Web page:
The Mountain presents a mid-century America stripped of its high design gloss, faded and flawed, but still populated with stylish, elegant artifacts.
Tye Sheridan plays Andy, an introverted Zamboni driver who keeps the ice clean for his father Frederick (a sadly underutilized Udo Keir). Frederick teaches figure skating. Andy’s mother is institutionalized with an unspecified mental illness. Behind a series of unfortunate events, Andy meets Dr. Wallace Fiennes (Jeff Goldblum). Once a celebrated lobotomist Fiennes’ stock-in-trade treatments (portable ECT and lobotomy performed in state hospitals or the privacy of your own home) are falling out of favor with the medical community. Fiennes tells Andy that he had treated his mother, who was in a state hospital, but he no longer has the connections to get Andy in to see her.
These days, Doc Wally Fiennes spends as much time trying to convince everyone that his therapies are still valid as he does implementing them. He asks Andy to go on the road with him to carry his gear and take pictures of his patients. He carefully explains that sometimes the best that can be done for a person and his/her family is to put the person in an “innocuous” state. Fiennes does makeup on the female patients (the patients are mostly female) covering their surgical bruises, so they look pretty for the family after having their frontal lobes disconnected.
“…the best that can be done for a person and his/her family is to put the person in an ‘innocuous’ state.”
The Mountain clearly draws from several sources, but primarily is Lynchian right down to red curtains and deep, disturbing synth tones crawling up the viewer’s arm. If you walked through the black lodge in Twin Peaks and out the back door into the upside-down, that’s where this film is set. It even comes complete with an unintelligible short person, a French artist named Jack (Denis Lavant) raving drunkenly about semiotics in a random stream of French and English. Jack seeks the doctor out to provide that special “therapy” for his willful and troublesome daughter. Fiennes does the lobotomy in their living room with a drink in his hand.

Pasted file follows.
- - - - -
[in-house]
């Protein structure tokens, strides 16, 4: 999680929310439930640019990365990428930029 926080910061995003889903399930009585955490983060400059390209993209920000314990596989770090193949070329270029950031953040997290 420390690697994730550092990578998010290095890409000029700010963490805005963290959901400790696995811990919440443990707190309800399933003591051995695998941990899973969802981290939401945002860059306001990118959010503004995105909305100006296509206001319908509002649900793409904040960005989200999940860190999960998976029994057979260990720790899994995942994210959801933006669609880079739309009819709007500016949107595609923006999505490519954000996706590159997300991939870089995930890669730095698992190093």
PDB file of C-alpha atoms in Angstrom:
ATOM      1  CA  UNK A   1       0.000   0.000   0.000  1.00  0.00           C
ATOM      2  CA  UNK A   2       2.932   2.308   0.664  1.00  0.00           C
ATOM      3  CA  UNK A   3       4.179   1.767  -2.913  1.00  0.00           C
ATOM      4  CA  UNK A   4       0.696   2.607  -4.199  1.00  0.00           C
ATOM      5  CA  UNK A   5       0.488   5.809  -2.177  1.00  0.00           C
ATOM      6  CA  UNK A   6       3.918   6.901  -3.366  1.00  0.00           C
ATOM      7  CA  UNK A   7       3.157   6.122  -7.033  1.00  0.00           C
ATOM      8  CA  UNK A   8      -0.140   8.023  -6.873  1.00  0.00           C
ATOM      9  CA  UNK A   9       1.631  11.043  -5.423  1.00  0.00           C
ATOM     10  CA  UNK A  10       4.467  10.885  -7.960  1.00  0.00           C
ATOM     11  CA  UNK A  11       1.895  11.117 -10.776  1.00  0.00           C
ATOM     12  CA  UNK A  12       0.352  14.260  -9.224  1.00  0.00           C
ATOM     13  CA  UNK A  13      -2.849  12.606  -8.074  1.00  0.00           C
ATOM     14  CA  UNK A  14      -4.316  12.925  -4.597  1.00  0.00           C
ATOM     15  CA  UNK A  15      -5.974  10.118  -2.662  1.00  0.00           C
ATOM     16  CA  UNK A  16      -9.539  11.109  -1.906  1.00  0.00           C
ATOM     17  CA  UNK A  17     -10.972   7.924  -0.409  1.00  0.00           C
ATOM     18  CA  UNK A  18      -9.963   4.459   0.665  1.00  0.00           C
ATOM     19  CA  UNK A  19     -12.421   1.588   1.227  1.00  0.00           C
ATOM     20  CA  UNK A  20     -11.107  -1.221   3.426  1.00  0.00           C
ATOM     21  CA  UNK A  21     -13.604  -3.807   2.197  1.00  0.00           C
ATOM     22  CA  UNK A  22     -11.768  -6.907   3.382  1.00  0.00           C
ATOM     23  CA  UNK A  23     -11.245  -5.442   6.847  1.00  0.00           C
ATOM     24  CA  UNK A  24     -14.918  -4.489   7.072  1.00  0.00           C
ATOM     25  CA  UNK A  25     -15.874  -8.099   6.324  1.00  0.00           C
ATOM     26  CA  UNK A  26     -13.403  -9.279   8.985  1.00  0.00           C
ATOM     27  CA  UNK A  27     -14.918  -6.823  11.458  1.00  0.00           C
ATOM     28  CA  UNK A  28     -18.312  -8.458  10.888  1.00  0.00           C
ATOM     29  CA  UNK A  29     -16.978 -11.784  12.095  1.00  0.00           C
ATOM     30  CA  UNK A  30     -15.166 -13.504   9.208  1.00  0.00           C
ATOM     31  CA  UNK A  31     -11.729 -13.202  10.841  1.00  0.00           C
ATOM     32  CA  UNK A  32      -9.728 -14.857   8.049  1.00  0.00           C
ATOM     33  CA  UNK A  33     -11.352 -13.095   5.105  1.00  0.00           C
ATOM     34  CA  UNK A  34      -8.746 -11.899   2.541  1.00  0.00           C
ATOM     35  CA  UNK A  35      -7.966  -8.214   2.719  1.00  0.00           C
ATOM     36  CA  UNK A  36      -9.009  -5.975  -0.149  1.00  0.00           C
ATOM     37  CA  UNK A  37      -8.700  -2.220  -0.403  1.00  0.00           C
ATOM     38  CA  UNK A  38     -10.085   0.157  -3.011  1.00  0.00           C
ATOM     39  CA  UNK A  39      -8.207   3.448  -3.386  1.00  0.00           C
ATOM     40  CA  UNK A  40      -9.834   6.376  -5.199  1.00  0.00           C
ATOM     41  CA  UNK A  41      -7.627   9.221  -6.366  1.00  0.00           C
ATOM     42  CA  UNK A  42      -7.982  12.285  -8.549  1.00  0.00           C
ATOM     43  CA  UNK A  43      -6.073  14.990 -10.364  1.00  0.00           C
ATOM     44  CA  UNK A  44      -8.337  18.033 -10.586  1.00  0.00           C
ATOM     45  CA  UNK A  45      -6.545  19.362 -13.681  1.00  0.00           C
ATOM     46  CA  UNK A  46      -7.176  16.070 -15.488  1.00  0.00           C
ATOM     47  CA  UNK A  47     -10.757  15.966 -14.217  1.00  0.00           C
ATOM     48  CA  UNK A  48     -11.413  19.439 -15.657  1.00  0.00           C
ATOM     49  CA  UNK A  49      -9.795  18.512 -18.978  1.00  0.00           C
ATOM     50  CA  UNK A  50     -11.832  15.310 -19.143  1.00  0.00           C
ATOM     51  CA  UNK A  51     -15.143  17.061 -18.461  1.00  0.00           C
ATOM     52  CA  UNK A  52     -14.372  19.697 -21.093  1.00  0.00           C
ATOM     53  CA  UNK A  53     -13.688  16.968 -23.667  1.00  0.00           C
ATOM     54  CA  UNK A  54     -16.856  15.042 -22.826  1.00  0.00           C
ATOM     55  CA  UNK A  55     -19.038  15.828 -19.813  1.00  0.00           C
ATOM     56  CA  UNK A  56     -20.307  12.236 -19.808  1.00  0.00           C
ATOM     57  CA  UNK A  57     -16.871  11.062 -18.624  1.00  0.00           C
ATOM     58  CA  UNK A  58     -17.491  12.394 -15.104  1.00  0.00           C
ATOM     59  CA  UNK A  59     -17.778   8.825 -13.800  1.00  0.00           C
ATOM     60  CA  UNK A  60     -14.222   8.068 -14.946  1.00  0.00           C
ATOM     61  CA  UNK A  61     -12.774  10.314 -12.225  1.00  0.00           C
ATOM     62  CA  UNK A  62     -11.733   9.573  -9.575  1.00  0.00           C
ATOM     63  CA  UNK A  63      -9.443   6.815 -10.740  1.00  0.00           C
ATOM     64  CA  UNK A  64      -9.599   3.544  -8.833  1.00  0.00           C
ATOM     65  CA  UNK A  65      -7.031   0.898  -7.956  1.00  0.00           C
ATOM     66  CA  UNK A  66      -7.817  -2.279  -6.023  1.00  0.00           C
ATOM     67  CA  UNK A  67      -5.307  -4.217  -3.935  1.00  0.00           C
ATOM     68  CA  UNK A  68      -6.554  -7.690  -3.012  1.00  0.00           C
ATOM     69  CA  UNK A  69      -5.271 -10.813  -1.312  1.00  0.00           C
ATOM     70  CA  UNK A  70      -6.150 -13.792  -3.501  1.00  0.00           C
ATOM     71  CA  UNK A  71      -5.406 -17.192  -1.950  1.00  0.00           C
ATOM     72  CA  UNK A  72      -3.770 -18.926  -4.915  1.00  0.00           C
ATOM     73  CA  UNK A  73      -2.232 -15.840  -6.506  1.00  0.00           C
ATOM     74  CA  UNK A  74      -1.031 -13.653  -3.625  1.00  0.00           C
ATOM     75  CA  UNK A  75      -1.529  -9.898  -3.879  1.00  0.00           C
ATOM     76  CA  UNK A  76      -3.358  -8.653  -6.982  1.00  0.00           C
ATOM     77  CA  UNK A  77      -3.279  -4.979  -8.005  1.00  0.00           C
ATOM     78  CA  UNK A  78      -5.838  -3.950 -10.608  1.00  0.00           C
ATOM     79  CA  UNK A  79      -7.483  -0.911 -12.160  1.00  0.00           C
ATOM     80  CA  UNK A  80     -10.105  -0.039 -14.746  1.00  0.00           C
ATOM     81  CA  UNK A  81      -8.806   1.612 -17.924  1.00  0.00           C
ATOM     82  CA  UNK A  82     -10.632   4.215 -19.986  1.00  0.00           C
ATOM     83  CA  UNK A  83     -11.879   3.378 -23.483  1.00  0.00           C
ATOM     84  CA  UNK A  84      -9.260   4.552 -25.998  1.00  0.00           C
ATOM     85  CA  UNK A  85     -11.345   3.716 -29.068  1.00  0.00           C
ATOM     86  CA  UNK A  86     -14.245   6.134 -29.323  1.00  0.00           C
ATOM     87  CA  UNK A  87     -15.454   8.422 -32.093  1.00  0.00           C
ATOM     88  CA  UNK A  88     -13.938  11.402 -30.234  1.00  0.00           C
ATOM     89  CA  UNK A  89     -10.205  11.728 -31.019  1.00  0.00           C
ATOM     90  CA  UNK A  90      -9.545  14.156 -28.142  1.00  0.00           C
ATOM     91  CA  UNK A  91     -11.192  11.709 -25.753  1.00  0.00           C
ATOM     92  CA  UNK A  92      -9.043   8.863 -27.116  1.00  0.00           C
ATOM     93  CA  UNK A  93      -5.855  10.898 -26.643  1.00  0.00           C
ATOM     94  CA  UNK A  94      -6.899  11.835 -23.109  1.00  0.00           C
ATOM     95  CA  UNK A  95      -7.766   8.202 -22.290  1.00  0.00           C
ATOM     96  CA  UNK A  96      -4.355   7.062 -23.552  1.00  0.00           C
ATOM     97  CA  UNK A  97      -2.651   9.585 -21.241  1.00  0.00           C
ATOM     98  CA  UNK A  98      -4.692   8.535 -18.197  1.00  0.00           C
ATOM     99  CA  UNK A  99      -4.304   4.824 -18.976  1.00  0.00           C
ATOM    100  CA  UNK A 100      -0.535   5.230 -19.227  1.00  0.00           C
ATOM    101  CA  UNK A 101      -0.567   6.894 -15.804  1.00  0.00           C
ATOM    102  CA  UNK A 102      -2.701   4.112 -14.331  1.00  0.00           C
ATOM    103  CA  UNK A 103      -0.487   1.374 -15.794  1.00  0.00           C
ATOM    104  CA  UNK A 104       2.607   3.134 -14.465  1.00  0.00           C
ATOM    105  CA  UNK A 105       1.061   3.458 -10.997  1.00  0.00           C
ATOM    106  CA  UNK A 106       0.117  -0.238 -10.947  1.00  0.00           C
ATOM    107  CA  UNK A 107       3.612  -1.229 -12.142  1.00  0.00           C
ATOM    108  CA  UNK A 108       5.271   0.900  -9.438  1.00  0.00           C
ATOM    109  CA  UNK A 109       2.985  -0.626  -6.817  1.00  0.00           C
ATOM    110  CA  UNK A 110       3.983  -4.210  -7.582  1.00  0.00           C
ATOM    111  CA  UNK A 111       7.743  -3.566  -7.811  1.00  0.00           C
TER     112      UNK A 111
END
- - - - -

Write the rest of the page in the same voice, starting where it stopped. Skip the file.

The pace is slow, people shuffling around lethargically such that it’s hard to tell who’s been lobotomized. The road trip passes by ponderously as Fiennes drives slowly on the rural roads of California. The colors are muted, sickly institutional greys and pale greens.
“…clearly draws from several sources, but primarily is Lynchian right down to red curtains and deep, disturbing synth tones…”
Tye Sheridan masterfully inhabits Andy, portraying the man-boy with no past or future, gliding along, seeing sights he cannot unsee as the clueless henchman. Goldblum’s charm is irrepressible and shines through the personality of the womanizing, drunken, has-been doctor, which makes the character that much more creepy.
In one of his drunken screeds, Jack howls in rage that a painting of a mountain is not the mountain, but rather a cheap gas-station picture. American zeitgeist around life in the ’50s is a colorful, cheaply done metaphor hiding a darker reality about a generation that, in this tale, literally lobotomized their children.
The film runs long. Director Rick Alverson could have wrapped up this disturbing meditation in less time and still been as effective at painting his precisely beautiful dark image.
The Mountain (2018) Directed by Rick Alverson. Written by Rick Alverson, Dustin Guy Defa. Starring Tye Sheridan, Jeff Goldblum, Denis Lavant. The Mountain screened at the 2019 Sundance Film Festival and the 2019 SXSW Film Festival.
7 out of 10